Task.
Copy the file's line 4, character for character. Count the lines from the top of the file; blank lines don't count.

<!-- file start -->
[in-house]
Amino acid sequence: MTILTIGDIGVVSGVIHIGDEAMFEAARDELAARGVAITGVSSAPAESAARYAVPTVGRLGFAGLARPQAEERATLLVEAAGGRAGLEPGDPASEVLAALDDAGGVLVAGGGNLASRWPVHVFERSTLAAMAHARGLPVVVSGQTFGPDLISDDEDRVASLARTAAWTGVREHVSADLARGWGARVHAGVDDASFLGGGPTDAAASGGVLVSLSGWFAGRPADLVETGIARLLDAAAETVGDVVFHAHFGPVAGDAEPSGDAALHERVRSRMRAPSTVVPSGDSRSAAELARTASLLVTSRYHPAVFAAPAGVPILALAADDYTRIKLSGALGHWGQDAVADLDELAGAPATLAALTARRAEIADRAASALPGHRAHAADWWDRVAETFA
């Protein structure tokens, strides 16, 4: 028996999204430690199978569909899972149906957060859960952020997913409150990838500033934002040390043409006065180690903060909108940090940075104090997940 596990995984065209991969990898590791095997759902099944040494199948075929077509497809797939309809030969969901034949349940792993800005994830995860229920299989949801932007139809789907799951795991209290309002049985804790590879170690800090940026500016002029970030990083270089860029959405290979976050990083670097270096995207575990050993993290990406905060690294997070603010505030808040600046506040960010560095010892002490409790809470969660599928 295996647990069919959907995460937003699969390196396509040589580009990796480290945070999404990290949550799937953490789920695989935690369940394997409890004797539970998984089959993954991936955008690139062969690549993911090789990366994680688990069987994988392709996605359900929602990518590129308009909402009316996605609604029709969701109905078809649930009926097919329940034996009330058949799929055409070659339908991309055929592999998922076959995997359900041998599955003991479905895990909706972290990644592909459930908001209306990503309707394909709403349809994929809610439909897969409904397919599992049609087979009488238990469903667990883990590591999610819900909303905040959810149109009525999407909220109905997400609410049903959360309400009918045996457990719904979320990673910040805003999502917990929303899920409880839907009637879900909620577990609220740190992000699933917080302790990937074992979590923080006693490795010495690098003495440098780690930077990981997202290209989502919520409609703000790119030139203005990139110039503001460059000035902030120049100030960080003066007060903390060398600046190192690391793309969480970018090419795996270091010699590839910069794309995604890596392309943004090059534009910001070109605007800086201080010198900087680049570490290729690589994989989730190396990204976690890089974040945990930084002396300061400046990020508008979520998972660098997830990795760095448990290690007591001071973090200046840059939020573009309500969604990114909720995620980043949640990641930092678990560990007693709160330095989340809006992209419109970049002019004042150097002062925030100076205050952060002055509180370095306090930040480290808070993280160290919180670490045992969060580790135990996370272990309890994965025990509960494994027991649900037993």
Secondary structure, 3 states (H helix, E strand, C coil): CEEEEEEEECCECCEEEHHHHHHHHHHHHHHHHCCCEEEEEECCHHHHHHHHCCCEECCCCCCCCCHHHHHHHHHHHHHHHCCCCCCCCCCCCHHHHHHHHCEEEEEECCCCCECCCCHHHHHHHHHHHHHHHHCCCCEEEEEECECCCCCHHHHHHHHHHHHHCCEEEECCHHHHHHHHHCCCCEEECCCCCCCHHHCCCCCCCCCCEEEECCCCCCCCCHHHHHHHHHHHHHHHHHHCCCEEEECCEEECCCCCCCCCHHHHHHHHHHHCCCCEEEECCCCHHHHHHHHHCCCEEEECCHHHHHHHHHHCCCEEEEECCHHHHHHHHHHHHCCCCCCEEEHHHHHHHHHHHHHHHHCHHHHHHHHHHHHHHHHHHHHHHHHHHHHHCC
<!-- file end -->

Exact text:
Secondary structure, 3 states (H helix, E strand, C coil): CEEEEEEEECCECCEEEHHHHHHHHHHHHHHHHCCCEEEEEECCHHHHHHHHCCCEECCCCCCCCCHHHHHHHHHHHHHHHCCCCCCCCCCCCHHHHHHHHCEEEEEECCCCCECCCCHHHHHHHHHHHHHHHHCCCCEEEEEECECCCCCHHHHHHHHHHHHHCCEEEECCHHHHHHHHHCCCCEEECCCCCCCHHHCCCCCCCCCCEEEECCCCCCCCCHHHHHHHHHHHHHHHHHHCCCEEEECCEEECCCCCCCCCHHHHHHHHHHHCCCCEEEECCCCHHHHHHHHHCCCEEEECCHHHHHHHHHHCCCEEEEECCHHHHHHHHHHHHCCCCCCEEEHHHHHHHHHHHHHHHHCHHHHHHHHHHHHHHHHHHHHHHHHHHHHHCC